Have you ever traveled to an exotic foreign locale, and over a standard-issue burger in the hotel restaurant asked yourself what the locals are eating tonight? And maybe wished you could sit down at one of their dinner tables to share a truly authentic meal and learn about their lives?
It was just such wishing that led to MealSharing.com, one of the most appealing start-ups I've come across in a long time. It all began when founder Jay Savsani was backpacking in Cambodia. "I had the classic problem a lot of people have when traveling, which is: Where is the hole-in-the-wall place where locals eat? But I wanted to eat with locals, not next to locals."
What happened next proves that Savsani has the true nerve of an entrepreneur. He took himself down to the hotel lobby and asked the front desk manager if he could find someone who would have Savsani over for dinner. "He was delighted someone asked," Savsani recalls.
The front desk manager told the other people working in the hotel that this American wanted a dinner invitation. He also went outside and told the rickshaw drivers waiting for fares. Soon, there were about 20 people in the hotel lobby offering to have Savsani over. He wound up taking a long rickshaw ride into the country to eat at a small farm owned by a man named Mr. Pon, where he shared a dinner of fresh pork and amok, a traditional Cambodian curry. "There was heavy conversation about everything from Pol Pot to Michael Jackson," he recalls.
Savsani had been vacationing from his business building websites for other start-ups. But when he returned to Chicago, he knew this was the business he himself wanted to start. At the time companies like Airbnb and Uber were not as large and influential as they are today. Knowing he needed to gather more data, he began taking his car to bars and events, and offering himself as an impromptu (and inexpensive) taxi service. During the rides, he interviewed fares about the meal sharing concept, confirming there would be a market for access to home-cooked meals.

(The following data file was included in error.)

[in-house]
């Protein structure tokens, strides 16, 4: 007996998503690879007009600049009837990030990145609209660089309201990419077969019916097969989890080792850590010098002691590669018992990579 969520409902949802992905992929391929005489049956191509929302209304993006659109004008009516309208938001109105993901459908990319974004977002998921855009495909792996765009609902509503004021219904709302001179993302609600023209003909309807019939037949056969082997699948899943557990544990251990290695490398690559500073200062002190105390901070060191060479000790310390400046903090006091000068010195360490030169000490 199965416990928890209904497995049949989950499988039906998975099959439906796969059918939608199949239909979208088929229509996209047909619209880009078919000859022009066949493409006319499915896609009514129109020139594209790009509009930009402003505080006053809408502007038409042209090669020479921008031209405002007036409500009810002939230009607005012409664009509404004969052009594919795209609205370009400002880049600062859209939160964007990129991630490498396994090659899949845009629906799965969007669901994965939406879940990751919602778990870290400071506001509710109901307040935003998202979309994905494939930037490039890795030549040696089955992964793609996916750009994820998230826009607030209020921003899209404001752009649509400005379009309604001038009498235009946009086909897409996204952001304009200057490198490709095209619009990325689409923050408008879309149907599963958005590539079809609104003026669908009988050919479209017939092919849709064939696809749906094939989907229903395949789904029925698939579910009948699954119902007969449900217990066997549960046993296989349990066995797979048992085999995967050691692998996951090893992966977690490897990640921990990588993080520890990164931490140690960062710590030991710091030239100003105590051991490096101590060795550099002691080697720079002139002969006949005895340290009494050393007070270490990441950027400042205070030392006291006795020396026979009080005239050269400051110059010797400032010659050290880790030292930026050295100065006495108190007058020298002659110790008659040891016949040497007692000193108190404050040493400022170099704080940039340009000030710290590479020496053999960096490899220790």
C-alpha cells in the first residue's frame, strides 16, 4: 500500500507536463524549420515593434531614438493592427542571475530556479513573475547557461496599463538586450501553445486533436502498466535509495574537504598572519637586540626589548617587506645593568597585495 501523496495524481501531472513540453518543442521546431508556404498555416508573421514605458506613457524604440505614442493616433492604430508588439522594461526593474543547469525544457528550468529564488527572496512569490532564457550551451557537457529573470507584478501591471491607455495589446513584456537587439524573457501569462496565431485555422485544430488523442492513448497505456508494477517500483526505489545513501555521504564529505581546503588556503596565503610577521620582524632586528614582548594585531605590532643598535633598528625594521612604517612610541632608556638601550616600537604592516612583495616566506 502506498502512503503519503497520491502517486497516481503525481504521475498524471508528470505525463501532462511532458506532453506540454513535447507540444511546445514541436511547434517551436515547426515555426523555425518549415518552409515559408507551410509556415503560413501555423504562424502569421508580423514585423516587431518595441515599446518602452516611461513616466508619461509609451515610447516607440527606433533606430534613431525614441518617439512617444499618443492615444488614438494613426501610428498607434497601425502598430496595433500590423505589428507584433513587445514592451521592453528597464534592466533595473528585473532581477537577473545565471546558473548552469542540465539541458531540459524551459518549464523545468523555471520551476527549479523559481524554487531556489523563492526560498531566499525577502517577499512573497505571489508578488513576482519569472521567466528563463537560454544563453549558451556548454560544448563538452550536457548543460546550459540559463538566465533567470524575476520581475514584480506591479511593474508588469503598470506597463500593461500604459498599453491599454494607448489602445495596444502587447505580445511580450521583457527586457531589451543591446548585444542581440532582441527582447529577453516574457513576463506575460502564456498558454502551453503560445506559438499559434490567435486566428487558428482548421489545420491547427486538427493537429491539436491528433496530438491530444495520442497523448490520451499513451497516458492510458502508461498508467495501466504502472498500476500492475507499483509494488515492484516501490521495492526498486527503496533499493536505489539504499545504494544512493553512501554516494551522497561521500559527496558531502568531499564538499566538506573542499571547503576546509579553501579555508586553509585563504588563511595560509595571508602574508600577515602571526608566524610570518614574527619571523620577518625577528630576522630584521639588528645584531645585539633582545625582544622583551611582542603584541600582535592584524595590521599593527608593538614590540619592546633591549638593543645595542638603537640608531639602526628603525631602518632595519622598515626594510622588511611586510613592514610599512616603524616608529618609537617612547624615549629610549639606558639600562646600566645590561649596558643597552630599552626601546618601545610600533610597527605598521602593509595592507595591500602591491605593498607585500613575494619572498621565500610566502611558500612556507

Next, Savsani designed a website for MealSharing.com, then stripped out the graphics and posted it on Craigslist. "I'll never forgot the first email I got," he says. "It was from a guy named Brian who said, 'I've been waiting my whole life for a service like yours.'"
'It proliferated pretty quickly.'
That was a year and a half ago. Since then, the service has spread to 450 cities worldwide, and brought people together for more than 10,000 meals. "We have hosts in places from Auckland to Sao Paulo, Brazil," he says. "Last night there was a dinner in Oslo. It proliferated pretty quickly." The company recently raised some funding from OpenTable founder Chuck Templeton, Savsani adds.
Diners who sign up can either pick a planned meal to join or request one, for instance if they're passing through town. Hosts set a chip-in price, and MealSharing.com charges diners a 10 percent transaction fee when they pay. There's a two-way reviewing system so that guests can learn about hosts and vice versa. "We do phone number verification and links to your social network so you can get a really good picture of the person," Savsani says.
Early in the company's history, Savsani and his team gave it a boost by taking a month-long trip across the United States, eating nothing but MealSharing meals along the way. But, he says, MealSharing isn't just for travelers. "You can travel in your own city. I'm in San Francisco right now, and went to a South Vietnamese brunch. We have people who go three or four times a week. We're creating a world where, at 11 am, people at work start wondering, where are the meal shares tonight?"
Savsani says he's eaten at more strangers' homes than anyone on the planet, thanks to technology. He's often asked what was his favorite meal? "It was at a houseboat by a really small island in the Thames," he says. "Two British women made Middle Eastern food. It was very tasty. And it made me realize how I had access to a place I never would have gotten to otherwise. That's the magic of meal sharing."